Charging vulnerable migrants for health care
New regulations in England and Wales may make doctors unable to put patients' welfare first. Tom Yates and colleagues argue against the government's proposals
"H is Rwandan, and when he came to the Refugee Council was living on the street and destitute. He had bowel cancer and a colostomy bag from a previous operation. Not only had the trust refused to provide care without advance payment, his local general practitioner was refusing to register him."1
The UK health minister Alan Johnson recently highlighted the excessive burden of disease experienced by vulnerable groups in the country: “Inequalities in healthcare mirror wider injustices in society … we could and should be doing much more … to tackle them.”2 These sentiments are welcome, but an imminent government review raises questions. It is expected to propose the restriction of access to primary care for vulnerable migrant communities in England and Wales.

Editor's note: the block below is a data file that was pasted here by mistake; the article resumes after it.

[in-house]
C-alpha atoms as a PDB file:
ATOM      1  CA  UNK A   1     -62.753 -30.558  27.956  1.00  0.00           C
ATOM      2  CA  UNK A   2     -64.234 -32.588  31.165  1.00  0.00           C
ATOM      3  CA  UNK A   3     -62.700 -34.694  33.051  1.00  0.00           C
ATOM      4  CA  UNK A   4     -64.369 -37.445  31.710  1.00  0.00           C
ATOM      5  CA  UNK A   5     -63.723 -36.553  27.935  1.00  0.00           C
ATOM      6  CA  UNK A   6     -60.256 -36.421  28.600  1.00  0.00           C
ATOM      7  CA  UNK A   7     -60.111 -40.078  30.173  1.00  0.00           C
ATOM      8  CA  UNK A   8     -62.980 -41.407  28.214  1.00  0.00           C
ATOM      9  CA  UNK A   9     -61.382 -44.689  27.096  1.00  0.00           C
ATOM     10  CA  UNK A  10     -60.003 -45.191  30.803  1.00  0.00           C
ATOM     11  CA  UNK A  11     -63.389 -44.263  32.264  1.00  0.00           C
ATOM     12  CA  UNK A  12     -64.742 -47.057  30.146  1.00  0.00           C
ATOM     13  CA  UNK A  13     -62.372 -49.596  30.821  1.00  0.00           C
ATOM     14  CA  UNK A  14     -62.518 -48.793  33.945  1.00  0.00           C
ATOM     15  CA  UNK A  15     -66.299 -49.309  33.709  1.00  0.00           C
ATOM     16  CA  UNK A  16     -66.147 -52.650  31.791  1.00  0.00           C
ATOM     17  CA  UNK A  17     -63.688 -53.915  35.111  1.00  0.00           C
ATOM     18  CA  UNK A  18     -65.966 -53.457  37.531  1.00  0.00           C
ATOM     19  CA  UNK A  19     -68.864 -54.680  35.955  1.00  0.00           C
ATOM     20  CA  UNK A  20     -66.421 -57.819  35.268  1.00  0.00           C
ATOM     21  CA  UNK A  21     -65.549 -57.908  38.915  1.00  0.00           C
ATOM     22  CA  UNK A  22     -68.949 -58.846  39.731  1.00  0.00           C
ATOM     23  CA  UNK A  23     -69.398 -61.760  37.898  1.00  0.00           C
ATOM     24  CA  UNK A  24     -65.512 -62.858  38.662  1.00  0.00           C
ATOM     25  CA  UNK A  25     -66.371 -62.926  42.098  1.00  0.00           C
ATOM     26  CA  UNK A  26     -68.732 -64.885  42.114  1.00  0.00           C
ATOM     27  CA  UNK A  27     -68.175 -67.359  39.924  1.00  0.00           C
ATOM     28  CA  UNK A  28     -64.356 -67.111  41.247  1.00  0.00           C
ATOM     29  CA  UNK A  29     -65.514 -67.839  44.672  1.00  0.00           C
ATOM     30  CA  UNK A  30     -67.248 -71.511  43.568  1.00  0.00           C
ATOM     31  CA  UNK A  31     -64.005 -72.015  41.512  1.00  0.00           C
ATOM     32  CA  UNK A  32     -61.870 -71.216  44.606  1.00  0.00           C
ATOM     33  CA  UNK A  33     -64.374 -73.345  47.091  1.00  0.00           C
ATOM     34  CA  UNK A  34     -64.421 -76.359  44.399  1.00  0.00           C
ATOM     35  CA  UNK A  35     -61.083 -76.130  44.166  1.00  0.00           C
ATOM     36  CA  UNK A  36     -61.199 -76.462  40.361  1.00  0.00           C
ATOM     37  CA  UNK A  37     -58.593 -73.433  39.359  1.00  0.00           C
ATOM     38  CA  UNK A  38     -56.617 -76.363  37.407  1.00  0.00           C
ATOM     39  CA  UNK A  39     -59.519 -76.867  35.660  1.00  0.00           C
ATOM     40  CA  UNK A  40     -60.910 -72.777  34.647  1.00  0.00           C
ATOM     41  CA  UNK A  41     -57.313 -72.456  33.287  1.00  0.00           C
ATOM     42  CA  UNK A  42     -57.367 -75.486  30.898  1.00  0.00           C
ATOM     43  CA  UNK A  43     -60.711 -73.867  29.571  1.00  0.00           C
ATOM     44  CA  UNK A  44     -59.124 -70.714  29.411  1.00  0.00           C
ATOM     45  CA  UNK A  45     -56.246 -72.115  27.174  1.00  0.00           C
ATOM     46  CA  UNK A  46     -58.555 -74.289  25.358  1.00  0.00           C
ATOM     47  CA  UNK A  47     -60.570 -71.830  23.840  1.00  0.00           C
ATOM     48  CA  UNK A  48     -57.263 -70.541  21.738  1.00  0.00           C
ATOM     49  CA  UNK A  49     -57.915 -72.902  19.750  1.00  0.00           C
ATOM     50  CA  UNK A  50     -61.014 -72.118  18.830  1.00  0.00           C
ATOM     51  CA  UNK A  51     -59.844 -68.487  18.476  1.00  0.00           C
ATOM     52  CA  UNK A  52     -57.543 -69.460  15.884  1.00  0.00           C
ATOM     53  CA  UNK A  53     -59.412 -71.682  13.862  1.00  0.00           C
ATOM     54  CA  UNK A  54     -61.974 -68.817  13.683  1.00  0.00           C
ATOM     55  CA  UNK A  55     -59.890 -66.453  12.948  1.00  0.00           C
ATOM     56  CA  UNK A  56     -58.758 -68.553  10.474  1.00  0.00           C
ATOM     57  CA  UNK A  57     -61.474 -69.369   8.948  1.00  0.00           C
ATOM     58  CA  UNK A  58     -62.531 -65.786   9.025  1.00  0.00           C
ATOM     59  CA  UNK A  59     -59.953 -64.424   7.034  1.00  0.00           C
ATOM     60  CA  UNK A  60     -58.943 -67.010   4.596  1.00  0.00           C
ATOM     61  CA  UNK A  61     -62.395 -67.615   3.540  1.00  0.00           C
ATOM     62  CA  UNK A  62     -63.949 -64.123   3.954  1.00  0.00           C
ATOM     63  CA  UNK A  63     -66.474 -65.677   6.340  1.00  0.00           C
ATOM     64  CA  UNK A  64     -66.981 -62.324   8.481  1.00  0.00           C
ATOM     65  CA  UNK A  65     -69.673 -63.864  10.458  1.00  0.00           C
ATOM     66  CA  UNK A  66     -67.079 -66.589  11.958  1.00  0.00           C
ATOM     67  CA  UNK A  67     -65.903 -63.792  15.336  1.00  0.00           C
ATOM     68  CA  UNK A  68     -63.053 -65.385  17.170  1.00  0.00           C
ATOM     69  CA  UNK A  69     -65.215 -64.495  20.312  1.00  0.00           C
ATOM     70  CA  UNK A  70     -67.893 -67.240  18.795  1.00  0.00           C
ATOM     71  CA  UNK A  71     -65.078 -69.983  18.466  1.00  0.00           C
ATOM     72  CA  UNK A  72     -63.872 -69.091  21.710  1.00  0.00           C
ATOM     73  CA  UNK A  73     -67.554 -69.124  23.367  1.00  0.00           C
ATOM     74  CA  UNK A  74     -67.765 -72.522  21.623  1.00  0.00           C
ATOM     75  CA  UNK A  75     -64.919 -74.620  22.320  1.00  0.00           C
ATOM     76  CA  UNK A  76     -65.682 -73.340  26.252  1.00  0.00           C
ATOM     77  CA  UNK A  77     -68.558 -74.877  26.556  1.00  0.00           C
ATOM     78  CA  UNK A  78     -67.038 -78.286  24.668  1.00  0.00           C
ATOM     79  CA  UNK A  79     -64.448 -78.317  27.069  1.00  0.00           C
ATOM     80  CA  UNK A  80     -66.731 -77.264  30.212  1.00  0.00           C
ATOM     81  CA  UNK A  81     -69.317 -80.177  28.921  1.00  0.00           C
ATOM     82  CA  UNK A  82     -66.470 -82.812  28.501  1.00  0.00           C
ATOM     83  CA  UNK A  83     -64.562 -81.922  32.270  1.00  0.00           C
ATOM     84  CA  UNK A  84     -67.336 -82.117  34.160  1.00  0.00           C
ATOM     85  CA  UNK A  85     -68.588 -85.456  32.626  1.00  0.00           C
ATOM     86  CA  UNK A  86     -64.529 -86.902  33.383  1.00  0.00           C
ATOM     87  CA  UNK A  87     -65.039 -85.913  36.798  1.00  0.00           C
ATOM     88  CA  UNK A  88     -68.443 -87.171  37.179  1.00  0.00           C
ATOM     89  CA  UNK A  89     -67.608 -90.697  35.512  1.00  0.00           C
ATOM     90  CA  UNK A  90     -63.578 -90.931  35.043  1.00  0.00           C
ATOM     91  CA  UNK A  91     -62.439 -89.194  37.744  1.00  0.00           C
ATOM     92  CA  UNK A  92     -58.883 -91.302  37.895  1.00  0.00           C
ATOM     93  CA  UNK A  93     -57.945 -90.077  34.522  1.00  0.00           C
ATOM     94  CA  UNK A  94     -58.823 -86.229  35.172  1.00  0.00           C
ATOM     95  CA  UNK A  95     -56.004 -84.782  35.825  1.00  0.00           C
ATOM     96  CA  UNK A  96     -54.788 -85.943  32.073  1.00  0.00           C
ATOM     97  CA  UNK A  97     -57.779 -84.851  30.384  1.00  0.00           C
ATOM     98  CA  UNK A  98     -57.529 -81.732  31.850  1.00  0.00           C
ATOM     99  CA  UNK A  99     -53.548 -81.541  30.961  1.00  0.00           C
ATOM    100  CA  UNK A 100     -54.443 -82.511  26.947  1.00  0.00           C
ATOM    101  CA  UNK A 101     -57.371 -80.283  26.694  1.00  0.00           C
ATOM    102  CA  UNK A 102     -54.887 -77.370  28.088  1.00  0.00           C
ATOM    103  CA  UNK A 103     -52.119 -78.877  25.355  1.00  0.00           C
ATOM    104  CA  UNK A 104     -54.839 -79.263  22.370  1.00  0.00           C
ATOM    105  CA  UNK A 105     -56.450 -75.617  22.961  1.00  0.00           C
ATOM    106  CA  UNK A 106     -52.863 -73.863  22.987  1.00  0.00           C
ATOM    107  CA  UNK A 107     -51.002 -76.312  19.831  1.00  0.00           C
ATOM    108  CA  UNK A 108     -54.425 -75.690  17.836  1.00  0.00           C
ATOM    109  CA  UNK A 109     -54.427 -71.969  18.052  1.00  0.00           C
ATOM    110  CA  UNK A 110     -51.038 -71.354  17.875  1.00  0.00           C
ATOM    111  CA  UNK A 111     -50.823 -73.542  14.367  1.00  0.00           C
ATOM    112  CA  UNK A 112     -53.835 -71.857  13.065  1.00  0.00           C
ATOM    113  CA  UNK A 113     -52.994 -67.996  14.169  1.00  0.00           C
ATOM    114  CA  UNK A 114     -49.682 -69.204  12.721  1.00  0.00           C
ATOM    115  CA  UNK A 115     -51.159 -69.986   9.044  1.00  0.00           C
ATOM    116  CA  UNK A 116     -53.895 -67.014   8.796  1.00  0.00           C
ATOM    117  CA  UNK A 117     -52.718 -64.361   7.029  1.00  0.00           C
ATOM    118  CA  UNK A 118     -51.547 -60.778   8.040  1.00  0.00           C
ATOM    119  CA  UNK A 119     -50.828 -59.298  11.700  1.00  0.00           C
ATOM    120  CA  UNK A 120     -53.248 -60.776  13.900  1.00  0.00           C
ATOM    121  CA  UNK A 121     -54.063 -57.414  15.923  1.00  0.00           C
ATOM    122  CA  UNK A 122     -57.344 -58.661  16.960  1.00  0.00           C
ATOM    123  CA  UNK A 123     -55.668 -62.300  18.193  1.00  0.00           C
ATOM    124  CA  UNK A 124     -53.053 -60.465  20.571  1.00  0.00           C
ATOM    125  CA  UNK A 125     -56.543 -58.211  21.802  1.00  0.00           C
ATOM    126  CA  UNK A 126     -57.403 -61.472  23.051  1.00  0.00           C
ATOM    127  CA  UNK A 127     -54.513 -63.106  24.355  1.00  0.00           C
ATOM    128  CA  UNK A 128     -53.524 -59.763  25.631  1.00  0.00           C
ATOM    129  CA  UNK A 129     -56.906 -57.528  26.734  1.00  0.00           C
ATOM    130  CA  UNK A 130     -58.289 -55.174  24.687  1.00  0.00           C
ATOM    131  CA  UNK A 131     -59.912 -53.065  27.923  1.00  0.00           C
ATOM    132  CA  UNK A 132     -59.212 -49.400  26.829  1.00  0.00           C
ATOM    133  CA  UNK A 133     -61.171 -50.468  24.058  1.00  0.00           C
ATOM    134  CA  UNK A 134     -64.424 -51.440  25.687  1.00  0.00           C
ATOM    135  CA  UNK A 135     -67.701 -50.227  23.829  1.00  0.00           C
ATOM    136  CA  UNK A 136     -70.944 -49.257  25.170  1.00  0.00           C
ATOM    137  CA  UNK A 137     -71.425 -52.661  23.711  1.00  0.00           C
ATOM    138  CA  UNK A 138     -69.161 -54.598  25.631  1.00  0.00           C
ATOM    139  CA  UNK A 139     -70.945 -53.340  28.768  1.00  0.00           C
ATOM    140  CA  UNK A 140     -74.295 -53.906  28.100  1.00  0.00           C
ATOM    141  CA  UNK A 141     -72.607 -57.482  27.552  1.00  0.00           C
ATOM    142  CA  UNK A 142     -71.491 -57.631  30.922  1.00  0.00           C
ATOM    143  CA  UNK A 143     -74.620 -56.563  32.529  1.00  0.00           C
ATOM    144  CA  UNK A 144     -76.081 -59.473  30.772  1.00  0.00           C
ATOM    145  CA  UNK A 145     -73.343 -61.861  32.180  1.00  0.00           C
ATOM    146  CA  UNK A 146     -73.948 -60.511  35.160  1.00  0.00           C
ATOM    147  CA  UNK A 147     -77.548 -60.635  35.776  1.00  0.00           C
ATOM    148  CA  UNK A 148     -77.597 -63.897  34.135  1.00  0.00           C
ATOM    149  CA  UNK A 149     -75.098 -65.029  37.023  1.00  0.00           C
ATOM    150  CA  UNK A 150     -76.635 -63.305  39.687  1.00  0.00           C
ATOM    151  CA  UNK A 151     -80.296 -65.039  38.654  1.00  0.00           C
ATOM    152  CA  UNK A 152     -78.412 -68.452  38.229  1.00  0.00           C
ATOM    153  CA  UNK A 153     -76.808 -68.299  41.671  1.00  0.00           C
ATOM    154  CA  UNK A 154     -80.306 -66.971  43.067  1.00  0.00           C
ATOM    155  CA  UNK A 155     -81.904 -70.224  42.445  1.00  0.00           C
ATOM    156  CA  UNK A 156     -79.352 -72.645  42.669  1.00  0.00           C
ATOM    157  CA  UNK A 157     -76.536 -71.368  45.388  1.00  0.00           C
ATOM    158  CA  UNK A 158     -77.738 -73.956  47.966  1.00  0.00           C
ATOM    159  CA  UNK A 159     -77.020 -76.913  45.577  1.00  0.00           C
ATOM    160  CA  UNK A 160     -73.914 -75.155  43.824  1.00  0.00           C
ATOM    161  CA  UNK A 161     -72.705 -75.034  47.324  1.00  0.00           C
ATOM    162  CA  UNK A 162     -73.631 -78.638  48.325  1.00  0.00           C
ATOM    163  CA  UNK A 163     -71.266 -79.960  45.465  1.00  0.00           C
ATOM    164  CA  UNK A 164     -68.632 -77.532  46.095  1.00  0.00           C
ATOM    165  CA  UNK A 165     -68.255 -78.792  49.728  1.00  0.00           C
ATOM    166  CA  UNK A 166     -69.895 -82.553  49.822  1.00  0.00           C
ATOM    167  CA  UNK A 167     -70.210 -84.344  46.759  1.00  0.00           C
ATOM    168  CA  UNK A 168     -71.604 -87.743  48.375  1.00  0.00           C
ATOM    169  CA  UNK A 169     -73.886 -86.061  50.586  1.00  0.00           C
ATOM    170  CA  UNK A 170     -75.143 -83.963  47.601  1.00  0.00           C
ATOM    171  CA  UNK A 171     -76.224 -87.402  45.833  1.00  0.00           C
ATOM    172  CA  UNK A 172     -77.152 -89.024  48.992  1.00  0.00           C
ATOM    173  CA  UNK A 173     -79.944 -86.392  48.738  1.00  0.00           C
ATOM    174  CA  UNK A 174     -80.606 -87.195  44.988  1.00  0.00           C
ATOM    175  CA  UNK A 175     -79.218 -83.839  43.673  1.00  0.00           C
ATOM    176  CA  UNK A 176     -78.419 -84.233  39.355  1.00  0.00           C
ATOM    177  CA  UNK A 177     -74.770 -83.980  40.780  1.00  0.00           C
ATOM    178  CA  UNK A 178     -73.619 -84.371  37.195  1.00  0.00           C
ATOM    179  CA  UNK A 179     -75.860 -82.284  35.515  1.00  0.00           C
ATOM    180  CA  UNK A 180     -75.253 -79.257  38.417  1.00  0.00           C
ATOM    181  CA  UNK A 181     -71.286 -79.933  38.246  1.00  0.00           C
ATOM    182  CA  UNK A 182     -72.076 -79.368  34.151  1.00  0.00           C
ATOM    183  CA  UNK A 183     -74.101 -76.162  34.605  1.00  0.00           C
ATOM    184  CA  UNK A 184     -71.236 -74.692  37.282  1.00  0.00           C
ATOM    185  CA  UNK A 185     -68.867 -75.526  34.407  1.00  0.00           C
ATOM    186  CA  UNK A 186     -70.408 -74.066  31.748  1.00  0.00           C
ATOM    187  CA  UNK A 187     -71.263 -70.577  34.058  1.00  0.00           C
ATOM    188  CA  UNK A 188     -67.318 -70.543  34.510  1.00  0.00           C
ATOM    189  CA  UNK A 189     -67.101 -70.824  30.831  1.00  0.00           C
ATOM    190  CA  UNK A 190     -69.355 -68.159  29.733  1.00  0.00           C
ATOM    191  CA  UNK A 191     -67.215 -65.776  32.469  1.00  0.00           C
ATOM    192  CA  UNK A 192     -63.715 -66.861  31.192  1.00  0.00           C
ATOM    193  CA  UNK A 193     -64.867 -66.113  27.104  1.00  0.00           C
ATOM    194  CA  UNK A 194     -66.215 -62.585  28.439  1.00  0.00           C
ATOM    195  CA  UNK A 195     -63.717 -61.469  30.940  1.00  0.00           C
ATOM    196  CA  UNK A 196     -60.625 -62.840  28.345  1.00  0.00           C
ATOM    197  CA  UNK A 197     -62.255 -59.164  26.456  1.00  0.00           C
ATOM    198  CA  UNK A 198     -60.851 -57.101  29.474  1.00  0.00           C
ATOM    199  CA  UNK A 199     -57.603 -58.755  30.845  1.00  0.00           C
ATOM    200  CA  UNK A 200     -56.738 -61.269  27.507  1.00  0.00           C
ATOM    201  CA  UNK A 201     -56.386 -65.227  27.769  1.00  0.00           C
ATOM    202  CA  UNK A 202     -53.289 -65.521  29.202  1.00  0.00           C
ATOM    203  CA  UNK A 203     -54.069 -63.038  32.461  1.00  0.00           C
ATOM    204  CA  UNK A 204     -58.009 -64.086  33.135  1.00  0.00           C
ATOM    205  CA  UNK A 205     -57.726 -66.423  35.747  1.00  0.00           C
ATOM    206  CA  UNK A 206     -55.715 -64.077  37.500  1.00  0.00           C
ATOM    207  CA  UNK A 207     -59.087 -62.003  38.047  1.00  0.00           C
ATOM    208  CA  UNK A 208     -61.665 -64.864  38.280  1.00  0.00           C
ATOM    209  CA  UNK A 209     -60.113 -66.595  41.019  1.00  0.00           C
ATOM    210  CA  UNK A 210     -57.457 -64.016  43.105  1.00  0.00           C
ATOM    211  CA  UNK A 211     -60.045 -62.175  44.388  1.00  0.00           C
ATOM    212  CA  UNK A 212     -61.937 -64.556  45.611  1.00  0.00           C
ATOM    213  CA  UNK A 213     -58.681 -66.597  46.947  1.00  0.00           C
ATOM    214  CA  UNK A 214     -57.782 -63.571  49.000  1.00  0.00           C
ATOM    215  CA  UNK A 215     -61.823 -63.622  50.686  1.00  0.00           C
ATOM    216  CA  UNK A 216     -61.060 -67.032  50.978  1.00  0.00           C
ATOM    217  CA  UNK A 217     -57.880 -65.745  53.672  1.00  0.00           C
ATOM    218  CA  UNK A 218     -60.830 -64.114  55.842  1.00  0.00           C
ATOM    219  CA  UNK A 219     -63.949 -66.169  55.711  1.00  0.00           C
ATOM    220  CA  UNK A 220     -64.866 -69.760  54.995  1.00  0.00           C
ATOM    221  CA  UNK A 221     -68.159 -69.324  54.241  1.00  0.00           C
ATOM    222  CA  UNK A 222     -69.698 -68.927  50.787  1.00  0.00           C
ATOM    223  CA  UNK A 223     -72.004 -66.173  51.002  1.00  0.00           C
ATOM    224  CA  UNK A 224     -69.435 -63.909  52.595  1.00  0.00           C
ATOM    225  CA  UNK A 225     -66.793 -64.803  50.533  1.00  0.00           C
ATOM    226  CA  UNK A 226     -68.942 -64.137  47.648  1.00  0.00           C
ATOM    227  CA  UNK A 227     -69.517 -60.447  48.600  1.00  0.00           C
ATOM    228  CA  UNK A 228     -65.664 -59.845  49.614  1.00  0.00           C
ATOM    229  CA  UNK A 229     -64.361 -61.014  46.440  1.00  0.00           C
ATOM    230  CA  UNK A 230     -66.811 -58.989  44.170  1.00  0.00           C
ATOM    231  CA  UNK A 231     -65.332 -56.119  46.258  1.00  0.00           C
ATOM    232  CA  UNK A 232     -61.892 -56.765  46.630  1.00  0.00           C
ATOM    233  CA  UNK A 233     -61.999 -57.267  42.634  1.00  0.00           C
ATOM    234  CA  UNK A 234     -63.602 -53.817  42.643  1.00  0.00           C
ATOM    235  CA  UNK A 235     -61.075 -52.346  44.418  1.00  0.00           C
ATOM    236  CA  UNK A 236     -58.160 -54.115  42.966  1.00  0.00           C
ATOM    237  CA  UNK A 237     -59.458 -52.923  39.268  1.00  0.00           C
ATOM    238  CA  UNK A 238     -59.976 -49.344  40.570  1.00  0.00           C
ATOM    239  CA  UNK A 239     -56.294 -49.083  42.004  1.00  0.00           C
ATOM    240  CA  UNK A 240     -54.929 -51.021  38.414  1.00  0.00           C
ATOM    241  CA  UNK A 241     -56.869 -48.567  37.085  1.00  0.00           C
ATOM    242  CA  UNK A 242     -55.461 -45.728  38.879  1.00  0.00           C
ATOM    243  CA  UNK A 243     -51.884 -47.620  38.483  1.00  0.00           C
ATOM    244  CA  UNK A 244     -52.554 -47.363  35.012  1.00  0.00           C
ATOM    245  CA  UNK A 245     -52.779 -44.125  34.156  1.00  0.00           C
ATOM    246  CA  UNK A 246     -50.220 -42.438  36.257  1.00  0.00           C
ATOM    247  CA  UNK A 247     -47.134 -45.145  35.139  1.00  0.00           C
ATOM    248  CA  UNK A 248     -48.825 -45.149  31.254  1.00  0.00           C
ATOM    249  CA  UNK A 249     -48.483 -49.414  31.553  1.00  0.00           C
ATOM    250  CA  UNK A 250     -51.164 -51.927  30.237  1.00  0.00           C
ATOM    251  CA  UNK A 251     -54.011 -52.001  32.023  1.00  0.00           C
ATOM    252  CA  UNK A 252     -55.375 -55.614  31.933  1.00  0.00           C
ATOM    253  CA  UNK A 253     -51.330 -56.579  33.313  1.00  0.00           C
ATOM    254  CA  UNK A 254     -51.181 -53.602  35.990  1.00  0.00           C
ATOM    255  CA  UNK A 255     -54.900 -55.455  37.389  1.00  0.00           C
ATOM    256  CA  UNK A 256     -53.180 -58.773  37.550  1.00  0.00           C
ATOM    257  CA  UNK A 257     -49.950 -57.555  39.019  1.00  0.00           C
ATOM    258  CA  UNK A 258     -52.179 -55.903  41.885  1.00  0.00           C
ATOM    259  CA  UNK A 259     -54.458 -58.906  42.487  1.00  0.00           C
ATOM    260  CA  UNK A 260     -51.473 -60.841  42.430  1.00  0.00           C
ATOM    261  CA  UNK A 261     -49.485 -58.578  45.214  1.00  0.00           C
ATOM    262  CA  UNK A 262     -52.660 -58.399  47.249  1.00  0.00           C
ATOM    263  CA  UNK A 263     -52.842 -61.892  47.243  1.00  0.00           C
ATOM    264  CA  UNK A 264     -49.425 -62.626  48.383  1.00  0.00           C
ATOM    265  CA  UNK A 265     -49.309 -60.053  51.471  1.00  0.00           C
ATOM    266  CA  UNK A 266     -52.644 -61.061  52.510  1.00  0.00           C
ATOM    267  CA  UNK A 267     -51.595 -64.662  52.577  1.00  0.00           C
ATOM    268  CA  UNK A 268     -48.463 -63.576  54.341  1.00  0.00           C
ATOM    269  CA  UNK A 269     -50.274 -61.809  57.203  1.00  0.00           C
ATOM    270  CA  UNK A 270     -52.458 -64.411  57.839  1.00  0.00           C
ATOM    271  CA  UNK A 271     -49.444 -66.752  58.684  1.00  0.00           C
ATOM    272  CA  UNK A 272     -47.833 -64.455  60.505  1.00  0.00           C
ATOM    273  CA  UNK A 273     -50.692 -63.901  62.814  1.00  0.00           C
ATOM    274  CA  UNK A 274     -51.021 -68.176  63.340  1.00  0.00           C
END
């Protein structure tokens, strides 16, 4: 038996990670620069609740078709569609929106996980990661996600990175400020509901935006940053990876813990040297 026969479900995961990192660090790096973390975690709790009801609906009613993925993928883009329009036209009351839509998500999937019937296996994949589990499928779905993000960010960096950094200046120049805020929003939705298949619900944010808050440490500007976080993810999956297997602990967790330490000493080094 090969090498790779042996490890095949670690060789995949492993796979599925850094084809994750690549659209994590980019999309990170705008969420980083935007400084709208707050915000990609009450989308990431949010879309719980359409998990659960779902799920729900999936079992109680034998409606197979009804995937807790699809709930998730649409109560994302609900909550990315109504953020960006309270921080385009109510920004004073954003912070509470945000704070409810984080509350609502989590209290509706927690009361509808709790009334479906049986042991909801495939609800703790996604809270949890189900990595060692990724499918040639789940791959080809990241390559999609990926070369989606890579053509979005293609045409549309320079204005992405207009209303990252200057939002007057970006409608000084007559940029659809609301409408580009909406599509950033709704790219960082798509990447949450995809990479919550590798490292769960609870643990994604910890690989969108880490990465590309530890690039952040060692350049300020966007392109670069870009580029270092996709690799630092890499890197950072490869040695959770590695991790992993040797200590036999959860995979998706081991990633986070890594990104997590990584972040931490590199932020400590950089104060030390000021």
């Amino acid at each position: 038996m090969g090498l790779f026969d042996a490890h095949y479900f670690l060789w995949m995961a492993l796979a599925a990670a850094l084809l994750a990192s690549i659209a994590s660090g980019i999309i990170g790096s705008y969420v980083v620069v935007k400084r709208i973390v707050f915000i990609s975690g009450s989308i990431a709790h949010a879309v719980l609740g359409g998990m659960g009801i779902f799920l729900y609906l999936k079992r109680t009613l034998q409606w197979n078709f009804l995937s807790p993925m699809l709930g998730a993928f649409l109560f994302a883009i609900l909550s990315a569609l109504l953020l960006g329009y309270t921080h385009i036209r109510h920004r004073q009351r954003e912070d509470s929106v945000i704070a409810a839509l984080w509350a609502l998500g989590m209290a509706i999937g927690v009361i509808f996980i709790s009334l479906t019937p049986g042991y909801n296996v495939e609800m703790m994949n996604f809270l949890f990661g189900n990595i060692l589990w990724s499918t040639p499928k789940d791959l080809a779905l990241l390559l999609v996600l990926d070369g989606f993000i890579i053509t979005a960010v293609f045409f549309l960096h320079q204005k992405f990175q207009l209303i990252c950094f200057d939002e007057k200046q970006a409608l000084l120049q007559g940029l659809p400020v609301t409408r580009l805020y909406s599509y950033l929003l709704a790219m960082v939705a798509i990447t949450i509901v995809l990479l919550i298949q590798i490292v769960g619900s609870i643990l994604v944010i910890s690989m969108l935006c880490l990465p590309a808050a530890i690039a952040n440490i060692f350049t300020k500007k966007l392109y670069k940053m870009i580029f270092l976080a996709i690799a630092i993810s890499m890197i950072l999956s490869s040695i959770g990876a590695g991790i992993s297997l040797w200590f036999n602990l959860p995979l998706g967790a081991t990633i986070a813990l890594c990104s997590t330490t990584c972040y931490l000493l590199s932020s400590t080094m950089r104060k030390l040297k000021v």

The people concerned are victims of trafficking, undocumented migrants, and failed asylum seekers who are either awaiting deportation or are unable to safely travel home, be it